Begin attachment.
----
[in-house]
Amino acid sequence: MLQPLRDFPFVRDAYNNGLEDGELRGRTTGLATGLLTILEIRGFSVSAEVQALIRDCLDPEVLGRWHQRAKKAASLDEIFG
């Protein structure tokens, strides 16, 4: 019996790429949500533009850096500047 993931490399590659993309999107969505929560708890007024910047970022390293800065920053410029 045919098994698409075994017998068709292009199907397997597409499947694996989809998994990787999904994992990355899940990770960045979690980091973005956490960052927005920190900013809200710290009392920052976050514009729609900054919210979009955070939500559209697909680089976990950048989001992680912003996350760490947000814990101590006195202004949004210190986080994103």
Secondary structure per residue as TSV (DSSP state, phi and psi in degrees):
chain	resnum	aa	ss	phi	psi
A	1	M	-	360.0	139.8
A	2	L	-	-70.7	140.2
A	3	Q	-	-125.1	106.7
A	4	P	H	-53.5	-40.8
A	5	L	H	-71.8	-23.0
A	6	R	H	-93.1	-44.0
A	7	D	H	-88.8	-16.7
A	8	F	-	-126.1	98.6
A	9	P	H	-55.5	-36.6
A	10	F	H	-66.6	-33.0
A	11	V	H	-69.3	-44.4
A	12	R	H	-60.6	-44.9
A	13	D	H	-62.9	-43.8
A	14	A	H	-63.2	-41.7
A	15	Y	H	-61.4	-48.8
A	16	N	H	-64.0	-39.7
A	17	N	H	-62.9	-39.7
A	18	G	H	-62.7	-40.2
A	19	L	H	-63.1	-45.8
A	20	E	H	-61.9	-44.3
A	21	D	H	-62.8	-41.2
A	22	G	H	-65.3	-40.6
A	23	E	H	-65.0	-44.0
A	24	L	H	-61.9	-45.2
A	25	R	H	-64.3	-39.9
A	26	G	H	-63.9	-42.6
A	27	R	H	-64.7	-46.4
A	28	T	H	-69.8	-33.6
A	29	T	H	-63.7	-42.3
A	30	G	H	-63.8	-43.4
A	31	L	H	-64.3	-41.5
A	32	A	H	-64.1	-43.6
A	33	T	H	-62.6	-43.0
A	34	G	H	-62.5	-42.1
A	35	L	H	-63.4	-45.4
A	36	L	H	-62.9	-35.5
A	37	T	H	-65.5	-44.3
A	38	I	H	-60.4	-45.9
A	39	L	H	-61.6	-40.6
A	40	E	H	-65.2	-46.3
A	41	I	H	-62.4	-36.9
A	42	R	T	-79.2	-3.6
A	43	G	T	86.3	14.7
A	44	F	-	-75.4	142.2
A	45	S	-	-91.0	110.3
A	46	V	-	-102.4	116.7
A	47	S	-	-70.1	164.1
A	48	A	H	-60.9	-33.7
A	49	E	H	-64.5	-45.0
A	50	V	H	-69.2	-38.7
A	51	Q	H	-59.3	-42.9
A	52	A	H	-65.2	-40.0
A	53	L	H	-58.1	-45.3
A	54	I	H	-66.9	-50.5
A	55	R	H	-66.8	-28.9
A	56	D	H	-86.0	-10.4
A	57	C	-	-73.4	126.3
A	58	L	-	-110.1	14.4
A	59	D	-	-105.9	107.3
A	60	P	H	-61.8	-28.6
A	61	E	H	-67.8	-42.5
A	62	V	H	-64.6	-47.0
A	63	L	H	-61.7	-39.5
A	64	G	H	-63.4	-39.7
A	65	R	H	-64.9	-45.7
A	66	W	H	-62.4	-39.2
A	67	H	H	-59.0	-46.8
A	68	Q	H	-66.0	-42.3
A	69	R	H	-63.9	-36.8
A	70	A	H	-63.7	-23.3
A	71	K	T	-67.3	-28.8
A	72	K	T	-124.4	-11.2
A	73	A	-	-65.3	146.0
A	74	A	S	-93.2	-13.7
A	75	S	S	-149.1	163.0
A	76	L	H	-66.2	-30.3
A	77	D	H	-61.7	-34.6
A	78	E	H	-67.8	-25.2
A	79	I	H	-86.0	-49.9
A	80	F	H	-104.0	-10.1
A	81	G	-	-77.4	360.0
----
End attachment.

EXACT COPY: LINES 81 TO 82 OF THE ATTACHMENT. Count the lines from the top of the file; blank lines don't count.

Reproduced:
A	76	L	H	-66.2	-30.3
A	77	D	H	-61.7	-34.6